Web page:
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My video podcast last week gave instructions on how to find a plagiarism checker. Or, see the transcript, and consider subscribing to my YouTube channel. If you have a question about writing you’d like me to address, be sure to send it to me by email, Twitter or Skype and I’ll try to answer it in the podcast.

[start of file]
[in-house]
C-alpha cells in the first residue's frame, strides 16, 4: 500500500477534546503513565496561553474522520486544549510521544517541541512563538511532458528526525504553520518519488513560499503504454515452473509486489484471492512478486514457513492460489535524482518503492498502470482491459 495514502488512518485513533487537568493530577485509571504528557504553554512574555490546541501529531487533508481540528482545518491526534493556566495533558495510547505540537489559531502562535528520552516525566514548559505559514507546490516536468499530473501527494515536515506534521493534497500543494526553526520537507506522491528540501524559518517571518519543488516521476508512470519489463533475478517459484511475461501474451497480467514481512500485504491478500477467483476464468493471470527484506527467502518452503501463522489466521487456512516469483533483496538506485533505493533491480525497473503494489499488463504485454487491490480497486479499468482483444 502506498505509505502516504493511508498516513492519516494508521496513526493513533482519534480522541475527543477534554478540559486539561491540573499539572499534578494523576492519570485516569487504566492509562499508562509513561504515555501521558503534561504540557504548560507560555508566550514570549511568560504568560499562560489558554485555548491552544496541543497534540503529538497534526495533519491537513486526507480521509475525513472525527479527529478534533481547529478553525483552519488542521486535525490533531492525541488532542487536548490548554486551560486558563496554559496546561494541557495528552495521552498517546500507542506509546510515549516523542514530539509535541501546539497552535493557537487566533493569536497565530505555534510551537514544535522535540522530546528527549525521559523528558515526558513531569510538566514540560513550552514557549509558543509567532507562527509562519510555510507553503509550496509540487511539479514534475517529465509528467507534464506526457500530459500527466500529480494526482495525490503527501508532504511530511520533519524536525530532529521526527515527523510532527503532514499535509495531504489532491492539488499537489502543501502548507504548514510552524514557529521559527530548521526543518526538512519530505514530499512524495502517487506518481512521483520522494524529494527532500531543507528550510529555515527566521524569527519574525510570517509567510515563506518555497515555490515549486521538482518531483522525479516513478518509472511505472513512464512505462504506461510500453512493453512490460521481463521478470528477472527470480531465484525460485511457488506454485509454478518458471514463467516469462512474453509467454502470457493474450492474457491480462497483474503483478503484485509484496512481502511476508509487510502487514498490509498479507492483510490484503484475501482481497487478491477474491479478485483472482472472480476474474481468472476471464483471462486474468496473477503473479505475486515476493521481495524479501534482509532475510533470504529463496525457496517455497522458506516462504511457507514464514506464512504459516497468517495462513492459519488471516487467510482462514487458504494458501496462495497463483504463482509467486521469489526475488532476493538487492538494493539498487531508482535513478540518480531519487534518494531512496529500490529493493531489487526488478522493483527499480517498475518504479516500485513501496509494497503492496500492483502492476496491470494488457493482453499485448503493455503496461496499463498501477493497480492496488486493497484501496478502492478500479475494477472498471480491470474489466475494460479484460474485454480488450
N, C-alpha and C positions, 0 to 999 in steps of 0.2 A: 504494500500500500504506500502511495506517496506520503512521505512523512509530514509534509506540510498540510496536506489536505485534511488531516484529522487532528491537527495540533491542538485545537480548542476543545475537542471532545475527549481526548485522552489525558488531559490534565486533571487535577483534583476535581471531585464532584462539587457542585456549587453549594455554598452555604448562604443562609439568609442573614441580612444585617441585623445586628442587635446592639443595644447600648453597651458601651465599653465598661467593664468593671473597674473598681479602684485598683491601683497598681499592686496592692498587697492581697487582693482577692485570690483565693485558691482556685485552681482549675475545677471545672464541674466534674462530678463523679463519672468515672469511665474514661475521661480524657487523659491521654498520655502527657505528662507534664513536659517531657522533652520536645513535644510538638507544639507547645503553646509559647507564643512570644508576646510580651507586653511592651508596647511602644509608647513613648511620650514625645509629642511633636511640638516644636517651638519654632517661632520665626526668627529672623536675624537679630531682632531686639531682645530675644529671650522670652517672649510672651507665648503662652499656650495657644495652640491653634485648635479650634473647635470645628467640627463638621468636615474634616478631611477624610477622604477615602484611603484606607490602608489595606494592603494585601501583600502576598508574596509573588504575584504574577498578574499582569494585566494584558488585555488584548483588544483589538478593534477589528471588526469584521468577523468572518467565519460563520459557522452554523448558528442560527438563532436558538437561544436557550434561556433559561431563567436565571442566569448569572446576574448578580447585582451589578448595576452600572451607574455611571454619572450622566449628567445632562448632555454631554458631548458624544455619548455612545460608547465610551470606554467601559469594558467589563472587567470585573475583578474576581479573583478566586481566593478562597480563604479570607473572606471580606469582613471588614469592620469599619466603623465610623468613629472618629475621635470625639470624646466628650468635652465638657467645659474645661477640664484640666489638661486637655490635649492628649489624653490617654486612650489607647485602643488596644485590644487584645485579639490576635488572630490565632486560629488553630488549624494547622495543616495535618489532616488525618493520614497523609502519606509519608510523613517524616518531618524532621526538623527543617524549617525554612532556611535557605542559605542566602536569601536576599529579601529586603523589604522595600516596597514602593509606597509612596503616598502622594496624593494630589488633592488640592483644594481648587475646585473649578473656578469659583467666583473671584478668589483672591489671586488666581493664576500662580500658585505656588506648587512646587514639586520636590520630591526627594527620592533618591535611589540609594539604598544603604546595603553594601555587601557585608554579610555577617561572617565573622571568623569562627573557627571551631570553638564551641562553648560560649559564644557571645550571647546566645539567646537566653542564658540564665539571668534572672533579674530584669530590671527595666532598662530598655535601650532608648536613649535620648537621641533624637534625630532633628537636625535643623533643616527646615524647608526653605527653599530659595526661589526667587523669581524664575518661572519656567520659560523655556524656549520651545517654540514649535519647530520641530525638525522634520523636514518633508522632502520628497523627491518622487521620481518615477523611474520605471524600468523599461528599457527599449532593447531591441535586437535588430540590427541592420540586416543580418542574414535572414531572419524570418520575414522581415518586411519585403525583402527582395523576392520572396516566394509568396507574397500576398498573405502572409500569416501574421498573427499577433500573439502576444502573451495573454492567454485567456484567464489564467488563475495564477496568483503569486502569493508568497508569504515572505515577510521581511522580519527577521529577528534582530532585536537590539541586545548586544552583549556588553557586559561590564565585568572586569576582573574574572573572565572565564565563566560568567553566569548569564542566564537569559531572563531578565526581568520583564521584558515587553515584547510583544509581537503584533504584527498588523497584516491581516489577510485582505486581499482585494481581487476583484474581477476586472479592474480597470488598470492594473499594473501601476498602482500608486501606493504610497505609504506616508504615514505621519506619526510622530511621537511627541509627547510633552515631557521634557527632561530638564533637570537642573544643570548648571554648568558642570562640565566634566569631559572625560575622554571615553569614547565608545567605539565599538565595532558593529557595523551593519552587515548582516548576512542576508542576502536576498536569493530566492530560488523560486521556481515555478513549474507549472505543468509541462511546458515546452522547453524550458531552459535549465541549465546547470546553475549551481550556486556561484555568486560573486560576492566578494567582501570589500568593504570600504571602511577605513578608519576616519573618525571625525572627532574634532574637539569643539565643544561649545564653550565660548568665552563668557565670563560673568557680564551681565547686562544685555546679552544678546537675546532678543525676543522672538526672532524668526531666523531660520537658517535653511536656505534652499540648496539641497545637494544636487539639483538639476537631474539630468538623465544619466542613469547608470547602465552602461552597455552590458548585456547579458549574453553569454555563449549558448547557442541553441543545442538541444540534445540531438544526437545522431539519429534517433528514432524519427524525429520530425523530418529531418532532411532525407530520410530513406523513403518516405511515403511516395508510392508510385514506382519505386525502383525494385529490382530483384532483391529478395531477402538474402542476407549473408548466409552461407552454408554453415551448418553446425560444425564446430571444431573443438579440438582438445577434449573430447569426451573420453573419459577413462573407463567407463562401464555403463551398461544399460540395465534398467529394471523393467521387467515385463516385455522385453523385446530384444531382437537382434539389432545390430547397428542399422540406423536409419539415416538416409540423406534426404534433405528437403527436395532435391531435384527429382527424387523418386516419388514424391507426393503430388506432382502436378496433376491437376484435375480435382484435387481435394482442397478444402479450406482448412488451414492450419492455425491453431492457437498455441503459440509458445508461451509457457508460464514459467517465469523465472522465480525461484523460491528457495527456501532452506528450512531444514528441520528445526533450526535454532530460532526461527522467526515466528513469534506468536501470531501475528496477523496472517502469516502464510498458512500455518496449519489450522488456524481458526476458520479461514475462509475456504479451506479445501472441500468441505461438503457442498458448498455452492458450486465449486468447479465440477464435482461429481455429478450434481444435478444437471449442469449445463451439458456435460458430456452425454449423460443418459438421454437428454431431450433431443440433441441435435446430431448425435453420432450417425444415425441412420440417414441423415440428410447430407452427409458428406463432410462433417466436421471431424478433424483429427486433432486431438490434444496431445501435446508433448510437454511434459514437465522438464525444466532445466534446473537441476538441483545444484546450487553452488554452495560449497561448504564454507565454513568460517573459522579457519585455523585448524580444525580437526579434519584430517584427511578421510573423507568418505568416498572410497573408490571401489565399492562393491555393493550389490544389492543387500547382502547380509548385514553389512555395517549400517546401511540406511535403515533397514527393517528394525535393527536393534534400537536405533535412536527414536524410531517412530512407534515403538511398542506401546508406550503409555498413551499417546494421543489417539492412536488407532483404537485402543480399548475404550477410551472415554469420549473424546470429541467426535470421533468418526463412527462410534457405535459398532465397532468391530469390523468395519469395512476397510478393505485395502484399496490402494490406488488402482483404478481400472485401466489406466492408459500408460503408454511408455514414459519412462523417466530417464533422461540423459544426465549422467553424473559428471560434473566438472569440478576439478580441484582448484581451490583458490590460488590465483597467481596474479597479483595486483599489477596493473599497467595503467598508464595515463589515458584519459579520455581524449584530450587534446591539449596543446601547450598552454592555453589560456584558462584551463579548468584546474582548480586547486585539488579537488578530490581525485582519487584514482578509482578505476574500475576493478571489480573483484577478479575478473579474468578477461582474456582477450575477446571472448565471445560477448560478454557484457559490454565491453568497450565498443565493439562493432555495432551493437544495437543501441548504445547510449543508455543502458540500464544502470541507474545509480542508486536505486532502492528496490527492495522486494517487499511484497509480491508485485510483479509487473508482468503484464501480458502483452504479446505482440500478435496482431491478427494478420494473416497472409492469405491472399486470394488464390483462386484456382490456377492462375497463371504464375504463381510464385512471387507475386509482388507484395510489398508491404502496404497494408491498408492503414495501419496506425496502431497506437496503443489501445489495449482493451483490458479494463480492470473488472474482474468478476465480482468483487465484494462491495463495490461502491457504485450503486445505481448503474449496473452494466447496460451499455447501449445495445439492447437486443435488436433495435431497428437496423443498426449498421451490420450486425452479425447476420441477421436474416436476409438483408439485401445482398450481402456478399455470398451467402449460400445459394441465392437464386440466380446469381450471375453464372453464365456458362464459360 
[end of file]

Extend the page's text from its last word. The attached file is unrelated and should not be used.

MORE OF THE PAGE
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How do you protect your writing habit? We can all learn from each other so, please, share your thoughts with my readers and me in the “comments” section, below. And congratulations to Elaine Ness, the winner of this month’s book prize, for a Dec. 11/19 comment on my blog. (Elaine, please email me with your address!) Anyone who comments on today’s post (or any others) by Jan. 31/20 will be put in a draw for a copy of my first book, 8 1/2 Steps to Writing Faster, Better. To leave your own comment, please, scroll down to the section, directly underneath the “related posts” links, below. Note that you don’t have to join the commenting software to post. See here to learn how to post as a guest. It’s easy!